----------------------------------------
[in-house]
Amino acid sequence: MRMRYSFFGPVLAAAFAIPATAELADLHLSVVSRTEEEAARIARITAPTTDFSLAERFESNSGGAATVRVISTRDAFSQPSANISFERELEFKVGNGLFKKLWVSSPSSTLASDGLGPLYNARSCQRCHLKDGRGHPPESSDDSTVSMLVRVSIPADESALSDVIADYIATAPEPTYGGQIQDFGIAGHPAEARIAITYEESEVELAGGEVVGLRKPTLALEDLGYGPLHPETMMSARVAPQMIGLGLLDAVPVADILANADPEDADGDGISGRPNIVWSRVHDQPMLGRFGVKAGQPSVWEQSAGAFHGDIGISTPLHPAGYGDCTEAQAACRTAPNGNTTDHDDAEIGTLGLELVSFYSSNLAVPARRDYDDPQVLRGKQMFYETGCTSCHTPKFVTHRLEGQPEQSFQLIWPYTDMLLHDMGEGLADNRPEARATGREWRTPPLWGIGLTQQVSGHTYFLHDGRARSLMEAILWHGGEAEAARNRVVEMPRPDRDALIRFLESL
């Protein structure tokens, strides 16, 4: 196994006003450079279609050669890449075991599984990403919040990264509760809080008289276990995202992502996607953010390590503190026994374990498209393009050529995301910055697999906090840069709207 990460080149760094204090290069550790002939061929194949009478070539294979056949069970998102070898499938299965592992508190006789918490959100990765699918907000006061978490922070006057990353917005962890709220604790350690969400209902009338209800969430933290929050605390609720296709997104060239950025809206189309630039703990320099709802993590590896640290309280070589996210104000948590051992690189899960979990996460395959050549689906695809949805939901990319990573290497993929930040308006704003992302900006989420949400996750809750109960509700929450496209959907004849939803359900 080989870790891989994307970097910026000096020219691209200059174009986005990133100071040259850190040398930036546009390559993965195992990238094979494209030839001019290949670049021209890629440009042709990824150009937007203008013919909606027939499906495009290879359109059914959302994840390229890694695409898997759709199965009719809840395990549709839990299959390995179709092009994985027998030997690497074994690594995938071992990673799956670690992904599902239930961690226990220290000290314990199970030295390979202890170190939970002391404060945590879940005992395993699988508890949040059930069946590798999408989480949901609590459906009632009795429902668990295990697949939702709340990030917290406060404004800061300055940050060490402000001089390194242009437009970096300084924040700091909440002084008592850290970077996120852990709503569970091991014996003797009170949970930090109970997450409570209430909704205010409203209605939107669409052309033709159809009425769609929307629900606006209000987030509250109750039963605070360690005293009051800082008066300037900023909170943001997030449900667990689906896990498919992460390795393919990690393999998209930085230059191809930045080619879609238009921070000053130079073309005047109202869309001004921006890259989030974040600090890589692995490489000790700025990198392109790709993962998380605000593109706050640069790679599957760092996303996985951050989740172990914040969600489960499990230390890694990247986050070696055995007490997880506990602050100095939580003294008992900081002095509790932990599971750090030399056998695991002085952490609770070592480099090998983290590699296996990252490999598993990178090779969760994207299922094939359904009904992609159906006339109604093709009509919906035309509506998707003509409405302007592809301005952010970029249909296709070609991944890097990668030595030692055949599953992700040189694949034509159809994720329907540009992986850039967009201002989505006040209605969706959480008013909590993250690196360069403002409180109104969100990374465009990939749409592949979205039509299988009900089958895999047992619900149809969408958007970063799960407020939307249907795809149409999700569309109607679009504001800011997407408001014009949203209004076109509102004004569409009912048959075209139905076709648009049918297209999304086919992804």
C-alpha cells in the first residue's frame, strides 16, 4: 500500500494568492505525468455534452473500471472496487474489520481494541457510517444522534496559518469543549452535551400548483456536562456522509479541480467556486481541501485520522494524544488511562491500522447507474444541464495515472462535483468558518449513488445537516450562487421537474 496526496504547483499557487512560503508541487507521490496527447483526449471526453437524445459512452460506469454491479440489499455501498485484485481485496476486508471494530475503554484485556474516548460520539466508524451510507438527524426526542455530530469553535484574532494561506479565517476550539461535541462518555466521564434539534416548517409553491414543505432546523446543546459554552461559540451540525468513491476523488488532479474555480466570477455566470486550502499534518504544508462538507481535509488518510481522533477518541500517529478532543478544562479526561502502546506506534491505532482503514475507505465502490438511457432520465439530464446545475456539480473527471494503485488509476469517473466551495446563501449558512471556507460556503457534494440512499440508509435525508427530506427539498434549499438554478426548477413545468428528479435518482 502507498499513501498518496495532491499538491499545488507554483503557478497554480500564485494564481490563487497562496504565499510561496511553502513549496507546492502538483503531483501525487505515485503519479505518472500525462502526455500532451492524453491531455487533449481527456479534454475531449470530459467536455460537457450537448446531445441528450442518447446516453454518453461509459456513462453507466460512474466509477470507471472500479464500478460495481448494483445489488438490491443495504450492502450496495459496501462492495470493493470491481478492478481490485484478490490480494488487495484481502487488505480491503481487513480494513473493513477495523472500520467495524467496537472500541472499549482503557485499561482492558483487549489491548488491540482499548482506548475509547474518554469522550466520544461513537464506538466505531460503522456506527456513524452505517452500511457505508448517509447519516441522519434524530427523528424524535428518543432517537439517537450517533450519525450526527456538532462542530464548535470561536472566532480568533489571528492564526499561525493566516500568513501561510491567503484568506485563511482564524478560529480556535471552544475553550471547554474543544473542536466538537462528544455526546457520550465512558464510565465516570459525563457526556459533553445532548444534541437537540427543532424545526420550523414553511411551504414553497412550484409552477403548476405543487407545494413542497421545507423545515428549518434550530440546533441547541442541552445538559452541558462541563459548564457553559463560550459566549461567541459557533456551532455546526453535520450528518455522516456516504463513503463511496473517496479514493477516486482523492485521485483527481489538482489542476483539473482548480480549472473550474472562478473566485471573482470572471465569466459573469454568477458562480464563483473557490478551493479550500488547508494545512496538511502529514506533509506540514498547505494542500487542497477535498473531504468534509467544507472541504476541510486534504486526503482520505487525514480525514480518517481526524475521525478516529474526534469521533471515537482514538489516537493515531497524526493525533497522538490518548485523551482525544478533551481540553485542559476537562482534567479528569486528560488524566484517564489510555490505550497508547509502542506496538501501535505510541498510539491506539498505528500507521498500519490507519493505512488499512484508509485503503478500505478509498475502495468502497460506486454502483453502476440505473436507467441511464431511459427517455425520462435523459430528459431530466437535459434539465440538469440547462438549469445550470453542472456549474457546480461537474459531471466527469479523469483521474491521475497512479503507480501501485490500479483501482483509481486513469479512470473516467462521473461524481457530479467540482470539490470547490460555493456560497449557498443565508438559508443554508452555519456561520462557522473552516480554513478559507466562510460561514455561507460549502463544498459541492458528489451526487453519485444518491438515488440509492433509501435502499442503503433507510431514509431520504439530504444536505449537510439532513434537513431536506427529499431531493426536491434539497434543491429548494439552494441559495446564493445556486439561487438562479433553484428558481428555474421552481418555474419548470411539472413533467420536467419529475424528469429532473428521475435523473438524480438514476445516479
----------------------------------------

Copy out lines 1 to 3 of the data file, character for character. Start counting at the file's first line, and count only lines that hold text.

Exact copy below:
[in-house]
Amino acid sequence: MRMRYSFFGPVLAAAFAIPATAELADLHLSVVSRTEEEAARIARITAPTTDFSLAERFESNSGGAATVRVISTRDAFSQPSANISFERELEFKVGNGLFKKLWVSSPSSTLASDGLGPLYNARSCQRCHLKDGRGHPPESSDDSTVSMLVRVSIPADESALSDVIADYIATAPEPTYGGQIQDFGIAGHPAEARIAITYEESEVELAGGEVVGLRKPTLALEDLGYGPLHPETMMSARVAPQMIGLGLLDAVPVADILANADPEDADGDGISGRPNIVWSRVHDQPMLGRFGVKAGQPSVWEQSAGAFHGDIGISTPLHPAGYGDCTEAQAACRTAPNGNTTDHDDAEIGTLGLELVSFYSSNLAVPARRDYDDPQVLRGKQMFYETGCTSCHTPKFVTHRLEGQPEQSFQLIWPYTDMLLHDMGEGLADNRPEARATGREWRTPPLWGIGLTQQVSGHTYFLHDGRARSLMEAILWHGGEAEAARNRVVEMPRPDRDALIRFLESL
């Protein structure tokens, strides 16, 4: 196994006003450079279609050669890449075991599984990403919040990264509760809080008289276990995202992502996607953010390590503190026994374990498209393009050529995301910055697999906090840069709207 990460080149760094204090290069550790002939061929194949009478070539294979056949069970998102070898499938299965592992508190006789918490959100990765699918907000006061978490922070006057990353917005962890709220604790350690969400209902009338209800969430933290929050605390609720296709997104060239950025809206189309630039703990320099709802993590590896640290309280070589996210104000948590051992690189899960979990996460395959050549689906695809949805939901990319990573290497993929930040308006704003992302900006989420949400996750809750109960509700929450496209959907004849939803359900 080989870790891989994307970097910026000096020219691209200059174009986005990133100071040259850190040398930036546009390559993965195992990238094979494209030839001019290949670049021209890629440009042709990824150009937007203008013919909606027939499906495009290879359109059914959302994840390229890694695409898997759709199965009719809840395990549709839990299959390995179709092009994985027998030997690497074994690594995938071992990673799956670690992904599902239930961690226990220290000290314990199970030295390979202890170190939970002391404060945590879940005992395993699988508890949040059930069946590798999408989480949901609590459906009632009795429902668990295990697949939702709340990030917290406060404004800061300055940050060490402000001089390194242009437009970096300084924040700091909440002084008592850290970077996120852990709503569970091991014996003797009170949970930090109970997450409570209430909704205010409203209605939107669409052309033709159809009425769609929307629900606006209000987030509250109750039963605070360690005293009051800082008066300037900023909170943001997030449900667990689906896990498919992460390795393919990690393999998209930085230059191809930045080619879609238009921070000053130079073309005047109202869309001004921006890259989030974040600090890589692995490489000790700025990198392109790709993962998380605000593109706050640069790679599957760092996303996985951050989740172990914040969600489960499990230390890694990247986050070696055995007490997880506990602050100095939580003294008992900081002095509790932990599971750090030399056998695991002085952490609770070592480099090998983290590699296996990252490999598993990178090779969760994207299922094939359904009904992609159906006339109604093709009509919906035309509506998707003509409405302007592809301005952010970029249909296709070609991944890097990668030595030692055949599953992700040189694949034509159809994720329907540009992986850039967009201002989505006040209605969706959480008013909590993250690196360069403002409180109104969100990374465009990939749409592949979205039509299988009900089958895999047992619900149809969408958007970063799960407020939307249907795809149409999700569309109607679009504001800011997407408001014009949203209004076109509102004004569409009912048959075209139905076709648009049918297209999304086919992804």